HampshireCam Travels ~ Norfolk Odyssey - Page 3
 

The village of Castle Acre is sited on the ancient Peddars Way, and has a Roman trackway to the North which until recently remained an important route to the north Norfolk coast. The sign shows the Cluniac priory as it would have been in the 7th century, and a Cluniac monk.

 

The Bailey Gate was built in about 1200 to defend the north entrance to the fortified town. In front of it was a deep ditch, crossed by a bridge and to either side were the massive earthwork ramparts that continued around the town.

 

The Castle which gives the village its name is closely linked with the fortunes of the Norman Earls of Surrey. Little is known about the village before the Norman Conquest. Before and after the Battle of Hastings it was owned by the Bishop of Ely, but in the Domesday Book it is listed as being held by William de Warenne, 1st Earl of Surrey. In the early 1070s he chose Acre as the headquarters of his Norfolk properties and built a castle, a combination of fortress and aristocratic residence. Over the centuries the castle has been robbed of most of its stonework but the ruins are impressive and give an idea of how huge the castle would have been. The above picture shows the Inner Bailey where the earliest defences date from about the 1070s and consisted of a low bank carrying a palisade surrounded by a ditch. At a similar time a massive two-storey stone building was put up in the inner ward, with walls six feet thick.

 

The west gate to the outer bailey. This was the most important of the three gates (north and east being the other two) as it provided the principal access from the town. The gate was approached across the moat (now filled in here) by a bridge, and defended by a massive stone gatehouse fronted by semi-circular turrets, the bases of which survive. It is thought that the close similarities to the Bailey Gate in the town suggest this gatehouse was an improvement developed in the 12th or early 13th century.

 

Another view of the inner bailey, with the countryside beyond.

 

Picturesque cottages in the area behind the Bailey Gate many of which were built with stone taken from the castle and priory sites.

 

Castle Acre Priory ~ In the 1080s William de Warenne settled a small band of monks from his own foundation in Sussex near his Norfolk castle. His son later gave the monks a new site and the construction of the buildings you see today were begun. The priory remained active and important until 1537 when it was closed by Henry VIII during the Dissolution of the Monasteries. However, the priory buildings are among the most intact in England, and the sight of the west front of the church (above) as you approach the priory is stunning. Although the church was built in the mid-12th century, the magnificent central window wasn't added until the early 15th century.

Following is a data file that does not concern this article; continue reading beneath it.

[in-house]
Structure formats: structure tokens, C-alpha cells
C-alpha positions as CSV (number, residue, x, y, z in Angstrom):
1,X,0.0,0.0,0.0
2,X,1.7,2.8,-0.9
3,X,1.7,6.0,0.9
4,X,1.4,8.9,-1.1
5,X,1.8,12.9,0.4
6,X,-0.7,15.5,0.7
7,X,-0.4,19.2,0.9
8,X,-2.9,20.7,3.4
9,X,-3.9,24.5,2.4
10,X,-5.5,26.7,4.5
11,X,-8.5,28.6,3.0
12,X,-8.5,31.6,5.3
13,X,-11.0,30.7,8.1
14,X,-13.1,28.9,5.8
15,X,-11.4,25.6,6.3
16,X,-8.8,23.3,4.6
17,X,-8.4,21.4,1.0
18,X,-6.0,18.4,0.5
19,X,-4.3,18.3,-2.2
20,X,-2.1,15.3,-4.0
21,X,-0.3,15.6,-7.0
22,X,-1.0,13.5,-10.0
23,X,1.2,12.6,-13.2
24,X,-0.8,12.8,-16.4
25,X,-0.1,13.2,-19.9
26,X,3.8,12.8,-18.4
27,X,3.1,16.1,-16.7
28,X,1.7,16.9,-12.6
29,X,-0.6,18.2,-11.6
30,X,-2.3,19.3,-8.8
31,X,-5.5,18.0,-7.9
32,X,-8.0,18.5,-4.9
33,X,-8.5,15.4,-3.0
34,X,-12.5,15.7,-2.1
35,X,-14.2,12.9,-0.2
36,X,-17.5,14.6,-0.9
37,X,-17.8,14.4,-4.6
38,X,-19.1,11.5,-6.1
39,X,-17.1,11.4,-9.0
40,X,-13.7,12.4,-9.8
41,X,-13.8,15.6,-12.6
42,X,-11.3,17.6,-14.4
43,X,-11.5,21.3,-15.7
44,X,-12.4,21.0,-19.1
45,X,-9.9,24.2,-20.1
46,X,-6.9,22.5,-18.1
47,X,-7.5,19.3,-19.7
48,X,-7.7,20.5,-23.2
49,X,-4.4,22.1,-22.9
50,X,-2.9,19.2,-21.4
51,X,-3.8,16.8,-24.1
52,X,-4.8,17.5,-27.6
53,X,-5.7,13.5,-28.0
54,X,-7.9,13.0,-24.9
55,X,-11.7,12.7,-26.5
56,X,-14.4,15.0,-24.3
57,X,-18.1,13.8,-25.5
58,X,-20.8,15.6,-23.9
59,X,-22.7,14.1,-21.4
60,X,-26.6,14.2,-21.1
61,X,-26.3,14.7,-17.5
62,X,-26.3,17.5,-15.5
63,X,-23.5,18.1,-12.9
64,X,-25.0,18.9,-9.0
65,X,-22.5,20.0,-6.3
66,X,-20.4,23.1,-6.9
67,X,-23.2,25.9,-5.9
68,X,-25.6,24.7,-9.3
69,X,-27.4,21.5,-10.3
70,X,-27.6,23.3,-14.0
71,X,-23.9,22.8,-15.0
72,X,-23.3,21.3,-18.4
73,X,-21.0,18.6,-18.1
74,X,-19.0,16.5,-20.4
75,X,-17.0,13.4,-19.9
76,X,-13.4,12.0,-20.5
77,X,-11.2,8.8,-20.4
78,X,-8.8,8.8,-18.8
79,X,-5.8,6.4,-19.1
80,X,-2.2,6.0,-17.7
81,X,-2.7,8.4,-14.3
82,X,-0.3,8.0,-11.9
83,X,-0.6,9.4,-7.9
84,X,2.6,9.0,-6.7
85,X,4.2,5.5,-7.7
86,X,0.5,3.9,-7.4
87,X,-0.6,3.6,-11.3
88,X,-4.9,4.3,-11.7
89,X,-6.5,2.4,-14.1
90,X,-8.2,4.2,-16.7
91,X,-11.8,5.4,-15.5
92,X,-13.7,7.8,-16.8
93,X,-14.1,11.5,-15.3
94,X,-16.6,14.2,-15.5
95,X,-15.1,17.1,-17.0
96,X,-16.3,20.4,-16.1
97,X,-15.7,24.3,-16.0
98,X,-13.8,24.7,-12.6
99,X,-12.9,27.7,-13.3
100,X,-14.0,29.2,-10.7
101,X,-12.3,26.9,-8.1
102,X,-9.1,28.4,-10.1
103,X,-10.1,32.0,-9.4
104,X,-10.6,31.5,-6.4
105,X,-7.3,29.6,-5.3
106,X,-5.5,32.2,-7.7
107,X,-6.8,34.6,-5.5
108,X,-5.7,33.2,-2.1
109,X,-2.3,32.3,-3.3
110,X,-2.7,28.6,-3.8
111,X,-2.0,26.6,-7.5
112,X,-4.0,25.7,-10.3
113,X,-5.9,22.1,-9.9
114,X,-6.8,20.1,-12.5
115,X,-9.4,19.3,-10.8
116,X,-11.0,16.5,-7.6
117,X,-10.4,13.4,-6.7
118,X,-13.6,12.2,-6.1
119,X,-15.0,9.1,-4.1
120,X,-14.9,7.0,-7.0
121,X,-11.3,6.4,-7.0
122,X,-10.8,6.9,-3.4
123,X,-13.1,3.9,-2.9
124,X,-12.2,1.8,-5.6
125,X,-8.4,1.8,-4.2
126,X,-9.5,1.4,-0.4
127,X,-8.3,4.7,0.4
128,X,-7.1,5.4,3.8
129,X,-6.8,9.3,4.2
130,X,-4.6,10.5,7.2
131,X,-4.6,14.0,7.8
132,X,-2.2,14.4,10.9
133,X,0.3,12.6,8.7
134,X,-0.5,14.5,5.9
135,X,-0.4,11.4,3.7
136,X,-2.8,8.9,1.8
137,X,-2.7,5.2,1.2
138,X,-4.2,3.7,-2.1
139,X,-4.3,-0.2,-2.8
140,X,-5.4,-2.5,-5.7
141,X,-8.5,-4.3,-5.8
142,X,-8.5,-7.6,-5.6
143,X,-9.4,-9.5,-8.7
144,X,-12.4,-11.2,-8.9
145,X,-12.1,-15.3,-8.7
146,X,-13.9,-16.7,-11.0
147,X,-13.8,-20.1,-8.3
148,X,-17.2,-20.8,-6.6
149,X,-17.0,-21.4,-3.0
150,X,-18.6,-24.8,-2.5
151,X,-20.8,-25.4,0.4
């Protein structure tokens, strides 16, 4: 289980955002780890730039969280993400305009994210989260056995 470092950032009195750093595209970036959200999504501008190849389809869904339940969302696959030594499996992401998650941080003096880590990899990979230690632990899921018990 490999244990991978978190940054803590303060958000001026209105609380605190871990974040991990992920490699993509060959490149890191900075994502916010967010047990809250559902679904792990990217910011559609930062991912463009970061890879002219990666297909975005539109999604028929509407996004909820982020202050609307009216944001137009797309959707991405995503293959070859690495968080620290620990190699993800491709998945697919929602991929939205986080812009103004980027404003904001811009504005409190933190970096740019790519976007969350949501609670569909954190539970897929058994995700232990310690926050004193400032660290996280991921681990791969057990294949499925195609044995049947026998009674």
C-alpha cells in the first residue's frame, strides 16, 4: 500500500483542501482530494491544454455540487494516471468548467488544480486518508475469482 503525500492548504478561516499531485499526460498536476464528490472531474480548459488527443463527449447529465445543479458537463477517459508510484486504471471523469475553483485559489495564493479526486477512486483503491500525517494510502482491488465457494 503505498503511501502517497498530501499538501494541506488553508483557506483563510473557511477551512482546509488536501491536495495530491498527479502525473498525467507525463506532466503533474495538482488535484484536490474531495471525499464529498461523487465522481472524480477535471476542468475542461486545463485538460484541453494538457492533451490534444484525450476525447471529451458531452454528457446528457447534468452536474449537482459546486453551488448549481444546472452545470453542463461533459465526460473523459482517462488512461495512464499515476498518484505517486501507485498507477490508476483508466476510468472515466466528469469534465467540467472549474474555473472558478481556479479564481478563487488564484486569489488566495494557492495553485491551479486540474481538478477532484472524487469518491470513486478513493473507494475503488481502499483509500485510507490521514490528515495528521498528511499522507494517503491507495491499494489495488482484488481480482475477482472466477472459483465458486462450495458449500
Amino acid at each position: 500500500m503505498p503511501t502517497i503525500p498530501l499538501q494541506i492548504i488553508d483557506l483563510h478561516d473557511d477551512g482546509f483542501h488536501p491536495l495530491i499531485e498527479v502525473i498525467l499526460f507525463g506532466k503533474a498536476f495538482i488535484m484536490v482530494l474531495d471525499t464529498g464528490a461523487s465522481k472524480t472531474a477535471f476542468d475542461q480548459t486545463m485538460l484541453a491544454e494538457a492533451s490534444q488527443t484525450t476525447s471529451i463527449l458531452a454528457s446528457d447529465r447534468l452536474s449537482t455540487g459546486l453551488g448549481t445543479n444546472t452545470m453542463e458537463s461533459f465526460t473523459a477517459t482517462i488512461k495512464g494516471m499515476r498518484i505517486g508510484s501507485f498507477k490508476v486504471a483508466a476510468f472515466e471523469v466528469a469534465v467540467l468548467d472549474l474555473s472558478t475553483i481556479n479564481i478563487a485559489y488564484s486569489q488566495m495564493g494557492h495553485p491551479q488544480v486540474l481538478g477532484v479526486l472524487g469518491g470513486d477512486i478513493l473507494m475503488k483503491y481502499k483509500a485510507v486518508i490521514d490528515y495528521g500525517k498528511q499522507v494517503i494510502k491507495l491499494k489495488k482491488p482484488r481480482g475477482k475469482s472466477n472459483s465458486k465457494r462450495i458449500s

West Range and Priors Lodgings, this building provided the priory's main storage cellar, the guesthouse and the lodgings for the prior, which included his chapel and study. In the later 12th century a two-storey porch was placed in front of the original entrance, which was concealed when the existing outer porch was added in the 15th century.

 

Looking towards the west door from inside the church. The stone wall in the centre of the picture is the remains of the 14th century rood screen which separated lay people from the monks.


Looking from the church towards the prior's lodgings. The window is in the prior's study, see below. Right, part of the cellar below the prior's lodgings. This would have been used to store the bulk of the provisions required by the monks living at the priory, and would have been managed by a cellarer.
 

The prior's study situated in his lodgings. This was part of the two-storey extension which was added in the mid-14th century. At ground floor level was a vaulted room possibly intended as an office linked to the outer parlour where monastic officials could do business with laymen. In the corner is a spiral staircase which leads to the prior's chapel and study. A fireplace was originally provided on the north wall, but was replaced in the early 16th century with the large bay window overlooking the approaches to the priory.

 

The model of Castle Acre Priory in the Visitors Centre.


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